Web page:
CCTS or no, a systematic and persistently incorrect information on any company's website is unacceptable.
Expand your moderator at work


Imitations

@videotron.ca
reply to bklass

Re: Rogers gives people phony prices on their website. Then charges them more.

Hey Check this!

It seems some commercial mobile site ripped off the work and blog of Ben Klass.

At least in these topics here I give link-backs, credit, and call him by his real name, Angelus Novus.

It appears as if both this Mark Golburg guy and Daniel Bader rip in your blog to explain it (basically posting what you stated w/o giving any credit to you and your blog), then post it on their commercial site as their own.

I find that very rude Mr Goldburg and Mr. Bader (But to Mr Baders credit, at the bottom of the article he states Goldberg wrote it for him since he didn't have the capability to write anything decent). That is very unCanadian of them both to rip someones blog and not give credit. Shame on you both.

They also rip into the topic we have going here:
»Re: The Mythical 4th National Carrier

So really, Mr. Goldburg, ripping off blogs and forums now without citation or credit, then giving it to be posted on a commercial mobile website with statements by the author stating you helped to write it? Really? tsk tsk tsk. I would feel ashamed, personally.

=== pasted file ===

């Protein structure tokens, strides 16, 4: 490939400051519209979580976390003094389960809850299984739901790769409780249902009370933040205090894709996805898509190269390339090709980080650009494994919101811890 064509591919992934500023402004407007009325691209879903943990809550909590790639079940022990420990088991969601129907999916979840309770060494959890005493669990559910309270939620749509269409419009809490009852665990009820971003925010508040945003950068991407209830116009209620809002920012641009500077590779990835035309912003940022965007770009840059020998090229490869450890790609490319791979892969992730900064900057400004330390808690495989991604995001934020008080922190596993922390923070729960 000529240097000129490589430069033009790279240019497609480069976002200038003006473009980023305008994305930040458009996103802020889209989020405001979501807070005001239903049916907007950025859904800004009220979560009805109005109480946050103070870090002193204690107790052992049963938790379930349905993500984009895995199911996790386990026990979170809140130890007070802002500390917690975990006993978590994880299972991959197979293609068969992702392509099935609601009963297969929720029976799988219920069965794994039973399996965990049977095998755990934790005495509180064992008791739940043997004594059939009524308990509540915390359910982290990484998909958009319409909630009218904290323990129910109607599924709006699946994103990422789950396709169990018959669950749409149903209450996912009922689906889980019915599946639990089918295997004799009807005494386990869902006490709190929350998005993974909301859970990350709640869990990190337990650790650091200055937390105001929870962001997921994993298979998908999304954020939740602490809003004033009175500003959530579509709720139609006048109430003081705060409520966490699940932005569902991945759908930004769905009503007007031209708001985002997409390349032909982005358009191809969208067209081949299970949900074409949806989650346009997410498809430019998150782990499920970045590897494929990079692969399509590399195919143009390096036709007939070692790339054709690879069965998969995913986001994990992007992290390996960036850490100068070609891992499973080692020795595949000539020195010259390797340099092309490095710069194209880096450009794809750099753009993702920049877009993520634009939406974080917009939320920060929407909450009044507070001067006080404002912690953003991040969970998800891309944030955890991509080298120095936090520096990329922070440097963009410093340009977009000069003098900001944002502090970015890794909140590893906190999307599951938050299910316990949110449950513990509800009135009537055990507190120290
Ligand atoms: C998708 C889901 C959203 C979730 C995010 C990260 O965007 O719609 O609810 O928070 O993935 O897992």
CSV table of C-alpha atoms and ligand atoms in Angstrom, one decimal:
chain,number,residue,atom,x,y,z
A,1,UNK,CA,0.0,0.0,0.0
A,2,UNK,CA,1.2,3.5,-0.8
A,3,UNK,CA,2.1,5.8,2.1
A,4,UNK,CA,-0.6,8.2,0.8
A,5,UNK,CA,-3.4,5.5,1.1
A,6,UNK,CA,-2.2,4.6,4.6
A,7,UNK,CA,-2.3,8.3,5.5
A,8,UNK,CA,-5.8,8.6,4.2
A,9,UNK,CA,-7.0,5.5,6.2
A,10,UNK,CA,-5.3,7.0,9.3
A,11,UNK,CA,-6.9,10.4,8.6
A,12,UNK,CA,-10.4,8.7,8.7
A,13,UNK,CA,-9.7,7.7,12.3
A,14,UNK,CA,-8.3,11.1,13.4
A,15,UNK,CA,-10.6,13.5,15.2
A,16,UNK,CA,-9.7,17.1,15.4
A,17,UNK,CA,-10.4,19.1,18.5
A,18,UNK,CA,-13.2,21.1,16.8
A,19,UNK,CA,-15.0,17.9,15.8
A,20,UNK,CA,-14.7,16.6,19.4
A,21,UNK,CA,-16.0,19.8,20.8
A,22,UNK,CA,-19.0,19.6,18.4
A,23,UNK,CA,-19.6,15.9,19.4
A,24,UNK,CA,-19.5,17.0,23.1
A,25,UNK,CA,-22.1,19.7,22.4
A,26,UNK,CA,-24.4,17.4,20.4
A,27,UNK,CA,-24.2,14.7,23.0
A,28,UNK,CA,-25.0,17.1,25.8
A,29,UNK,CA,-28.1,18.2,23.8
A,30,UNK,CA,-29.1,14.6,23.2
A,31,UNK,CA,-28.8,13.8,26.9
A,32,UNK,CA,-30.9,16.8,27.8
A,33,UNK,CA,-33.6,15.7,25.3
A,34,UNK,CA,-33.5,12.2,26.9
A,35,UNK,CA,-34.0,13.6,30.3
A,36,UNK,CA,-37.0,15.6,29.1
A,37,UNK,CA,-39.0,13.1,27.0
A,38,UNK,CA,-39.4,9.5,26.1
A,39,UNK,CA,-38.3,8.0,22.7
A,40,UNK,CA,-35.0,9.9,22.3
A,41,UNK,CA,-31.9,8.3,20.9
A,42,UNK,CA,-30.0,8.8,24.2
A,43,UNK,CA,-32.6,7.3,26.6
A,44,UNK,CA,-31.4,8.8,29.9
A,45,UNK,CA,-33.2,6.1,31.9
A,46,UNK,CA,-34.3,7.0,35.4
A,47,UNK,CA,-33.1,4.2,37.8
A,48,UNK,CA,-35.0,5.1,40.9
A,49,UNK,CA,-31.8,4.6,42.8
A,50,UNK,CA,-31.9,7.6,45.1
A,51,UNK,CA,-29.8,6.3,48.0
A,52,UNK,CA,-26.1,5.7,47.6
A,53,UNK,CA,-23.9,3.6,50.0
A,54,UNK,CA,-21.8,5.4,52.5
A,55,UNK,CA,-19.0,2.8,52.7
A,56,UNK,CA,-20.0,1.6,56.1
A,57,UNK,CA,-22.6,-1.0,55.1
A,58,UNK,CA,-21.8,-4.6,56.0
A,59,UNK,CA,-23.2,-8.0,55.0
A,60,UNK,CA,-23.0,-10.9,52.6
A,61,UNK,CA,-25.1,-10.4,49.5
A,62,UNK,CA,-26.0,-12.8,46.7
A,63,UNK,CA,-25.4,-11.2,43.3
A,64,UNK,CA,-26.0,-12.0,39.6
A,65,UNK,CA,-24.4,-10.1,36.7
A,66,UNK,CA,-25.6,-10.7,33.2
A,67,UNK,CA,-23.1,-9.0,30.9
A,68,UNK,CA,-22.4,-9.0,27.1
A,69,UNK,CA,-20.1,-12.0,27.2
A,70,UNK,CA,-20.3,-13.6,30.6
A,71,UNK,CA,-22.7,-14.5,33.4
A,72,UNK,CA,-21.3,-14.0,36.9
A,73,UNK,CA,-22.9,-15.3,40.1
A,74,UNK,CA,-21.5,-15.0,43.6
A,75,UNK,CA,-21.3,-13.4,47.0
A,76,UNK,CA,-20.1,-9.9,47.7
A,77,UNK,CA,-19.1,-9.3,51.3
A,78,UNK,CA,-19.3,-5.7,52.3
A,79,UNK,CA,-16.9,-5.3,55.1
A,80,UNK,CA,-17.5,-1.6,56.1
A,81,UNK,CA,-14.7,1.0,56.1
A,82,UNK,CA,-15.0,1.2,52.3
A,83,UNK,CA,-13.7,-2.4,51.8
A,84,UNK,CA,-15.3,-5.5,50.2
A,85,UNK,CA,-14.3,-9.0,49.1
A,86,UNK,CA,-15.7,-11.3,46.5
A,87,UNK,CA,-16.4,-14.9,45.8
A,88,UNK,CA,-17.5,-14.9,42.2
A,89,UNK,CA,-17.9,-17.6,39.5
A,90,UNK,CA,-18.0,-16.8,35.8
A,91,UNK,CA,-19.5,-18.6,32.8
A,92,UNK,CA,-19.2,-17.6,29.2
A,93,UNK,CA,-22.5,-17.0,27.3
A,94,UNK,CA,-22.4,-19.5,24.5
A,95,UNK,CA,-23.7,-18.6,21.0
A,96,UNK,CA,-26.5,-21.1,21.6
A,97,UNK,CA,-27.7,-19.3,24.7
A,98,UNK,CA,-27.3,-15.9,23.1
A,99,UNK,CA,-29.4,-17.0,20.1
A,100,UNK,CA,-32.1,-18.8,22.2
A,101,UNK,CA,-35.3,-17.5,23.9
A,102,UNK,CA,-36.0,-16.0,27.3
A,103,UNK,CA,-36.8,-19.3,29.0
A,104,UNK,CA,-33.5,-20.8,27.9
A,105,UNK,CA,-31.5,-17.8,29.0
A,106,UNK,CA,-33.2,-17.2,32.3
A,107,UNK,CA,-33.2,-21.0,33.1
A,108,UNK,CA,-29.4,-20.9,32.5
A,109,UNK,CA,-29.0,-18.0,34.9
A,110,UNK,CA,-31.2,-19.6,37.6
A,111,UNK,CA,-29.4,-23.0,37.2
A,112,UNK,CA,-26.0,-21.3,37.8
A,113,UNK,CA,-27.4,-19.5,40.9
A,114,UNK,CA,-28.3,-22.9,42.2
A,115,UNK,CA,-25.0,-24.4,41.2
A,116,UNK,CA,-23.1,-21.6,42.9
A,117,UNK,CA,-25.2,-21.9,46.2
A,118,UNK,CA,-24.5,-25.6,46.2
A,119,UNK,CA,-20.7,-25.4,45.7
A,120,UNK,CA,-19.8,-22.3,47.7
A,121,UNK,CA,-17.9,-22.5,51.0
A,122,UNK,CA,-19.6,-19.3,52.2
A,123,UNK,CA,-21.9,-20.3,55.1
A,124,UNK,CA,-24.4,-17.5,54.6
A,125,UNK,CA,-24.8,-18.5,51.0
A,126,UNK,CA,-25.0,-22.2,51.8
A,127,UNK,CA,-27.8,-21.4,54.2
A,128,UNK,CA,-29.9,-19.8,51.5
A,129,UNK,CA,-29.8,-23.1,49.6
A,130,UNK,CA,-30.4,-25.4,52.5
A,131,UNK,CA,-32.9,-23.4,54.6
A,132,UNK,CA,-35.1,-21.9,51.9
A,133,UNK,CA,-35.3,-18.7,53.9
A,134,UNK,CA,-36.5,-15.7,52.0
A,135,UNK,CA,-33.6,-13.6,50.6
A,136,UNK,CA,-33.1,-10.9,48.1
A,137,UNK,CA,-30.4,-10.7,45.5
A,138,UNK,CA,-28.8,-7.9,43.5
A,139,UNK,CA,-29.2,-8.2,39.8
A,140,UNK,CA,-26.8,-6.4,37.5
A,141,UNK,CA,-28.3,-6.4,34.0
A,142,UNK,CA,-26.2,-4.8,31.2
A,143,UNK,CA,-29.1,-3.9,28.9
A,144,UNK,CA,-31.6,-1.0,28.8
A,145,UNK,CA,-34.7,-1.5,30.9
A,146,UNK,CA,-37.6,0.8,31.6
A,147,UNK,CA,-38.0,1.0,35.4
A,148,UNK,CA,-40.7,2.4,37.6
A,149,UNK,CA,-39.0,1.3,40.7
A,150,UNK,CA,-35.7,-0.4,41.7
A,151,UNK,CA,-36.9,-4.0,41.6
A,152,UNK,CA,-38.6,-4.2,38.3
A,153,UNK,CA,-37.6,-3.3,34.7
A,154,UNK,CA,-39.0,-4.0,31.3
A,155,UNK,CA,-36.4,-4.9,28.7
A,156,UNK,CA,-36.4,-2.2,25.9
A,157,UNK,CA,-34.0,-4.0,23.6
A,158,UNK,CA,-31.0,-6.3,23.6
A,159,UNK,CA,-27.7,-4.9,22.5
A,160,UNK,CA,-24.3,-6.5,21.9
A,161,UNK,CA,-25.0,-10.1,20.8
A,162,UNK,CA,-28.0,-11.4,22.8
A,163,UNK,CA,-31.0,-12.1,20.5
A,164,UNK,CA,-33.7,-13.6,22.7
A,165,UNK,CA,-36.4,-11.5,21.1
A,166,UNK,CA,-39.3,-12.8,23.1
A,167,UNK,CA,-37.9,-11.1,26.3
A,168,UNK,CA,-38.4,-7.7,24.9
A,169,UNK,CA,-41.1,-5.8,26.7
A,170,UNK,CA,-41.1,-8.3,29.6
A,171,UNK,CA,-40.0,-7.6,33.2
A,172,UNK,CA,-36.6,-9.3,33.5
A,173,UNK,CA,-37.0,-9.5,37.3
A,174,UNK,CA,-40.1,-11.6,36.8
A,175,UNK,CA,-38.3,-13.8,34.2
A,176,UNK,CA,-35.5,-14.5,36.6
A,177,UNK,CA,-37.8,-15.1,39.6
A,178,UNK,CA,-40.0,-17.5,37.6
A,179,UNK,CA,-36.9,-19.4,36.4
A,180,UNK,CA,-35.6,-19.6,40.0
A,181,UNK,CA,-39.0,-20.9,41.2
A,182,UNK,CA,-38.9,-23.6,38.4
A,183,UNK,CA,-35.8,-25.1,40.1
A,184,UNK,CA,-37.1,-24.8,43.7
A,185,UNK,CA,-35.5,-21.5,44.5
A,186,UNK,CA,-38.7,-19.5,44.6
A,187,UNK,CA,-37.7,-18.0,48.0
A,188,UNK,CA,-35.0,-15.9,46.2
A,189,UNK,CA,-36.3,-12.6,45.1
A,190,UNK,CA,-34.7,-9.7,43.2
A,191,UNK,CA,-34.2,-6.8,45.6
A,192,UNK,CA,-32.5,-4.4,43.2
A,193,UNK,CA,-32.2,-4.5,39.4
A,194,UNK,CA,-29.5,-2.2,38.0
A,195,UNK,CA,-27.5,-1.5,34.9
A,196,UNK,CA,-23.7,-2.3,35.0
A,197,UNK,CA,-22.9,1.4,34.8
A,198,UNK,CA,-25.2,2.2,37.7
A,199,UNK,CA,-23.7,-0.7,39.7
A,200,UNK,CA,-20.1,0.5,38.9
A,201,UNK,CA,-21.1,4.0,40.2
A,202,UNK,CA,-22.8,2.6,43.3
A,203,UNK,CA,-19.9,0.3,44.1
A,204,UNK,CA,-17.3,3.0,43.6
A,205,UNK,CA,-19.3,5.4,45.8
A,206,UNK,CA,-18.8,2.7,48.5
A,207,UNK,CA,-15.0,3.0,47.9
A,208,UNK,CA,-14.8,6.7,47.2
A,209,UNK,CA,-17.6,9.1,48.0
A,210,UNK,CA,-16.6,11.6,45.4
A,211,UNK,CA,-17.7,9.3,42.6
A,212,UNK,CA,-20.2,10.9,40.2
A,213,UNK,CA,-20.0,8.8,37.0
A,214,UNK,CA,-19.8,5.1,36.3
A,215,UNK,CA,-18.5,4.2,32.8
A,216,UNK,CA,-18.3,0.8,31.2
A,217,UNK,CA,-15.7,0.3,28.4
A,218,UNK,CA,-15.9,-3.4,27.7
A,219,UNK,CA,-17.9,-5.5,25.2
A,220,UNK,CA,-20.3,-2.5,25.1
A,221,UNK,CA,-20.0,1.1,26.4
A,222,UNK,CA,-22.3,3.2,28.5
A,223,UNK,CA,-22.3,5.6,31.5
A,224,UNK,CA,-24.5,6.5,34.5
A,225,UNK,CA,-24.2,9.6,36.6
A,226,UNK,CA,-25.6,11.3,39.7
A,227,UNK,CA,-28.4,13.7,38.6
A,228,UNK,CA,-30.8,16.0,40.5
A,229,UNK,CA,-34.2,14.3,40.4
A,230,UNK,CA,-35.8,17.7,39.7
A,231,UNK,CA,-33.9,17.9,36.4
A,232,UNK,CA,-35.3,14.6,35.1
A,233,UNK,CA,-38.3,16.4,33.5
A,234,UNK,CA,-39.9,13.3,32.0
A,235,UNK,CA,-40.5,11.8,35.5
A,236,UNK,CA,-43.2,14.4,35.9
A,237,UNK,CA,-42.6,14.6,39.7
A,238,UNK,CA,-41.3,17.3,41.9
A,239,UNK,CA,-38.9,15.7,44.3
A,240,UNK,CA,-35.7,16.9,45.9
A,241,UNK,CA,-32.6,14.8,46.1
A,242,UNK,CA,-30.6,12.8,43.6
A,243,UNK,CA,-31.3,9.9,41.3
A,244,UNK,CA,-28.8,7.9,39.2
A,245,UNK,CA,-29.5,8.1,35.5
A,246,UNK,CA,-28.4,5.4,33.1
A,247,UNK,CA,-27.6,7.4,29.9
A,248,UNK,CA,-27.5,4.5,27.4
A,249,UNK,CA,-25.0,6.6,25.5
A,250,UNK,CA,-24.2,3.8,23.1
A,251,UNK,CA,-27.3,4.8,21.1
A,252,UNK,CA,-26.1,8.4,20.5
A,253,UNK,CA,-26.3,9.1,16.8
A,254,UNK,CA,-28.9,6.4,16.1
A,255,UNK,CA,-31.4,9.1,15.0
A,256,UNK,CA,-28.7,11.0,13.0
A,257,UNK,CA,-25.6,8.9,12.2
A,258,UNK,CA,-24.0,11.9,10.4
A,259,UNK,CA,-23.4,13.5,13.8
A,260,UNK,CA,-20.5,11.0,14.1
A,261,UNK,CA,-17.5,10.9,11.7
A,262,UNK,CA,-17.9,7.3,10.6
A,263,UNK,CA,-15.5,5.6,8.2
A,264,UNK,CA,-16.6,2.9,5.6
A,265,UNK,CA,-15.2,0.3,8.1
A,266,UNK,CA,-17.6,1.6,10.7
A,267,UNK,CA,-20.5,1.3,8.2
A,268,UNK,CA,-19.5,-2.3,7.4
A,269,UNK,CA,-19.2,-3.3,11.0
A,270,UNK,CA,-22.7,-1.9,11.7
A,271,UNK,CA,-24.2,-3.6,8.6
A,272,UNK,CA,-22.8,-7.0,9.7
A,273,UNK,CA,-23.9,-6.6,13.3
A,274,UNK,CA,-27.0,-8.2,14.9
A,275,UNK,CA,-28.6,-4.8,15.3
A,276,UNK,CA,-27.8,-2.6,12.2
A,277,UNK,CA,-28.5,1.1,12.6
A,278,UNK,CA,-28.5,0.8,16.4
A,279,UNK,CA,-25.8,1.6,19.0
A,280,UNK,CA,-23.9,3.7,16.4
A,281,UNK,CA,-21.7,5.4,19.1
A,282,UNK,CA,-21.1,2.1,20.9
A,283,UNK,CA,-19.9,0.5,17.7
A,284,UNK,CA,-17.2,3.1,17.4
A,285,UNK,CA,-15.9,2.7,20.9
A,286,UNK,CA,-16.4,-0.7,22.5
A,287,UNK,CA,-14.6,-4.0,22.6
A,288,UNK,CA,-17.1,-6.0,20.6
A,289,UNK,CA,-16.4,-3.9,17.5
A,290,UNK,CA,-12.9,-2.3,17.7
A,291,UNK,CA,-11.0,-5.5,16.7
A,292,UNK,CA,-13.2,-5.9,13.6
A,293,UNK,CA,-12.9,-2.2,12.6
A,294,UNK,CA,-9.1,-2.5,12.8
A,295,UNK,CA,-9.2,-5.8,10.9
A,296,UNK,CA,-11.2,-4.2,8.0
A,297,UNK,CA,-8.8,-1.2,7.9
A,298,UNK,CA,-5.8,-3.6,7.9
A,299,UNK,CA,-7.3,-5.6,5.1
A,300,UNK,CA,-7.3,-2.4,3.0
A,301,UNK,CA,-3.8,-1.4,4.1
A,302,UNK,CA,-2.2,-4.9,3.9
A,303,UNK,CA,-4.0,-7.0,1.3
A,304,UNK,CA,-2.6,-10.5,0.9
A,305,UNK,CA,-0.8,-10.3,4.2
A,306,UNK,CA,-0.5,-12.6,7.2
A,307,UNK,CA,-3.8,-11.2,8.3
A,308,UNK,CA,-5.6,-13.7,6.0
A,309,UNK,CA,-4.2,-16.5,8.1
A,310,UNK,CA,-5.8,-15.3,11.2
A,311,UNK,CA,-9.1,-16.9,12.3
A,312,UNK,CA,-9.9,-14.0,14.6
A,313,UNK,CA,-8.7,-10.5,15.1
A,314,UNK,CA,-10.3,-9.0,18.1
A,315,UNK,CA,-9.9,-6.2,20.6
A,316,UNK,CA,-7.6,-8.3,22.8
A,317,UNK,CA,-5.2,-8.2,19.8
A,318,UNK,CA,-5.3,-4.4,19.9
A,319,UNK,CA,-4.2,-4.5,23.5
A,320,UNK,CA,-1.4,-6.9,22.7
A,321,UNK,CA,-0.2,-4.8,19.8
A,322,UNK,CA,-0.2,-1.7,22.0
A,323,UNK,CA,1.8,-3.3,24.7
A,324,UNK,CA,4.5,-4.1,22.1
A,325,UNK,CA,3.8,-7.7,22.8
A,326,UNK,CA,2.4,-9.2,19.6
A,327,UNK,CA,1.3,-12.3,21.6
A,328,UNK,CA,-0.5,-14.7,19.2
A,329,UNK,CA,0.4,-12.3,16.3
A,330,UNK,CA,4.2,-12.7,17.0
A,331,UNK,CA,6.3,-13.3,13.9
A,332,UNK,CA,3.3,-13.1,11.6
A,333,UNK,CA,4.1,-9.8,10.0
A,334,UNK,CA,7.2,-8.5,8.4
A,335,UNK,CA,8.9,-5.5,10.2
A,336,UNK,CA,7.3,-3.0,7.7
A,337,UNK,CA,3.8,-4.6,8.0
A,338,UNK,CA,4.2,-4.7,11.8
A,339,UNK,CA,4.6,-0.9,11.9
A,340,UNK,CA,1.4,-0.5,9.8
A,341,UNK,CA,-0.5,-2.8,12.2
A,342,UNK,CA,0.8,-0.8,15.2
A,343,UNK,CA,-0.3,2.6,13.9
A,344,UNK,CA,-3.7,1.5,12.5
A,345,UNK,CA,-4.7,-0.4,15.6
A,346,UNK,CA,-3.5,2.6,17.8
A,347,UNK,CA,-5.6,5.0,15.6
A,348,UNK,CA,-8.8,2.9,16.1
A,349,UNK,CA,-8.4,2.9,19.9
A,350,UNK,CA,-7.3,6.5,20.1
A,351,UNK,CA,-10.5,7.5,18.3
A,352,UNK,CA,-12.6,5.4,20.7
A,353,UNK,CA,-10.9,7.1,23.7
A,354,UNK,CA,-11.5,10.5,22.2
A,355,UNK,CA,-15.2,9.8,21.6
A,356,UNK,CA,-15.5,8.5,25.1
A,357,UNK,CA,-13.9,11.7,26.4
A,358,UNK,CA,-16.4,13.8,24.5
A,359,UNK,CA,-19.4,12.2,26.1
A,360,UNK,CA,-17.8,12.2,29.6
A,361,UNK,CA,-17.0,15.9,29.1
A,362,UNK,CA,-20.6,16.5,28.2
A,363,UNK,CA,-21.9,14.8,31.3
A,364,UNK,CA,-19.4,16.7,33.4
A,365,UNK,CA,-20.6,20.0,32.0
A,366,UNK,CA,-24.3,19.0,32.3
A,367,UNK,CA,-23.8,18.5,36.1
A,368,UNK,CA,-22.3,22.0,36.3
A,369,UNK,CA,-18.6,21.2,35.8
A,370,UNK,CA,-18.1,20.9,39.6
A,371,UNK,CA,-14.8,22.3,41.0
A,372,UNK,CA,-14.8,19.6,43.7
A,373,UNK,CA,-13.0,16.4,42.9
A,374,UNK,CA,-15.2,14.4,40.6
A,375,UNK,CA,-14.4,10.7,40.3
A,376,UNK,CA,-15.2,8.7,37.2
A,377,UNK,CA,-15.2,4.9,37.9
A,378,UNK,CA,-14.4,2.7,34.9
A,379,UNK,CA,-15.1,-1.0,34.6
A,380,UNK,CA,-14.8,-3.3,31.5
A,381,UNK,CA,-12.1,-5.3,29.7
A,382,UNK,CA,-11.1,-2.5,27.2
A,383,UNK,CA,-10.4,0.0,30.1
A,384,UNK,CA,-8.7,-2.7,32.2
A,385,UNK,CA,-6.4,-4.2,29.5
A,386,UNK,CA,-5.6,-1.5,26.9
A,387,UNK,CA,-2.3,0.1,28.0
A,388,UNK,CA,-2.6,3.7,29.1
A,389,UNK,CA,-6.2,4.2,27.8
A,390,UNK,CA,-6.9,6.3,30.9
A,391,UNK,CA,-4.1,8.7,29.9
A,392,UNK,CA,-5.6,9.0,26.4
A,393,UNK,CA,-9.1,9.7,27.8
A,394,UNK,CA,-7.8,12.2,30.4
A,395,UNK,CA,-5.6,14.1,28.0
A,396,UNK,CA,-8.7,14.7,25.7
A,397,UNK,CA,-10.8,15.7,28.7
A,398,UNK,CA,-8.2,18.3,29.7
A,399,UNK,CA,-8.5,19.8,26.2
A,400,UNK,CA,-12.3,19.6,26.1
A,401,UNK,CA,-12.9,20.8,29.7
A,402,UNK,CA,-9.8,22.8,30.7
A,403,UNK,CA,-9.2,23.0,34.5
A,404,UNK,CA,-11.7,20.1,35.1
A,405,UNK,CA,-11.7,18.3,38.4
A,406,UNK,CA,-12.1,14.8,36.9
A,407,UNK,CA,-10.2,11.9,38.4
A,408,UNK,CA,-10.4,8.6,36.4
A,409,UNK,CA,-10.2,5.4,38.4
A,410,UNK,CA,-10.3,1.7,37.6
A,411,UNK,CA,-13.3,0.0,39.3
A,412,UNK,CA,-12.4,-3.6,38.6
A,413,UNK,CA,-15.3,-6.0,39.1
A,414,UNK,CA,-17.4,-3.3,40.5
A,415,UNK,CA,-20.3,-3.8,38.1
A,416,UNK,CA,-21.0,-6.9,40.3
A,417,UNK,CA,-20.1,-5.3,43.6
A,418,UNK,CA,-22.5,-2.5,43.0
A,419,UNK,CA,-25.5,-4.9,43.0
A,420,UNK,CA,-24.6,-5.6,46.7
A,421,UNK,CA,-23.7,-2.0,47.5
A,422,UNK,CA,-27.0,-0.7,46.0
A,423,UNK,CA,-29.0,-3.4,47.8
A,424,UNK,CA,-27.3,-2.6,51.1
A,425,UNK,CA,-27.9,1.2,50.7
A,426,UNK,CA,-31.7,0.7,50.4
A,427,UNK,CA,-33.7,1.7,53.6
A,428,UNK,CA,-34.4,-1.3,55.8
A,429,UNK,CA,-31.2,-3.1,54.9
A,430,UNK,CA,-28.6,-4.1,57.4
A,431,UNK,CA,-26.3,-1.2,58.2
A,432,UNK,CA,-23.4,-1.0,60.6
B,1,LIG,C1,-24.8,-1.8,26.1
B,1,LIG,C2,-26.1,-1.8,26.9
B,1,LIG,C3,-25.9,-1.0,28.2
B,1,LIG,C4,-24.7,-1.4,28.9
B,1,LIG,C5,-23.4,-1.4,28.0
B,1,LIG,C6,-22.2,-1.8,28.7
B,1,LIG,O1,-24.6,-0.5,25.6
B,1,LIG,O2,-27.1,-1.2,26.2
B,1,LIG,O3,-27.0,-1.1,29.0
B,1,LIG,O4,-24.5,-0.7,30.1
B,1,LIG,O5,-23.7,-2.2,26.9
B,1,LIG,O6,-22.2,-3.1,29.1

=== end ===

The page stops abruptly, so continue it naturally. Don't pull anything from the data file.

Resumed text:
So yeah, read this, »mobilesyrup.com/2014/03/19/heres···-rising/, then go check the topic linked above and blog they ripped in this topic for their story that is put up as a piece by Mark Goldberg on a commercial mobile website.

Sinful act. I think it may require a formal apology.


Immitatios

@videotron.ca
FYI, The blog post they rip is:
»benklass.wordpress.com/2014/03/1···-prices/

Not the one on the prices that change depending on which small print happens to be available.


AppleGuy
Premium
join:2013-09-08
Canada
Reviews:
·WIND Mobile
·Rogers Hi-Speed
·voip.ms

1 recommendation

reply to yyzlhr
said by yyzlhr:

said by PayMore :

If someone get's screwed on their monthly bill, I wonder what the CCTS will honour in a multi-year contract should someone complain.

1. Price is wrong and the customers is actually charged more
2. It breaks the wireless code clarity rule.

Guess if someone buys this in a multi-year contract, the lowest price must be honoured. At least, that's what I think.

All online and telephone orders at Rogers are fulfilled by humans. They verify everything to make sure the customers are selecting valid price plans and that they're not committing fraud. In this case, the website allowed the customer to select a plan that doesn't exist. If the website allowed the customer to successfully "checkout", the order would've eventually gotten rejected at the validation stage anyways.

Okay, verified by humans that are idiots.

I had a call from a third party company working for Rogers. (since I had reduced my services)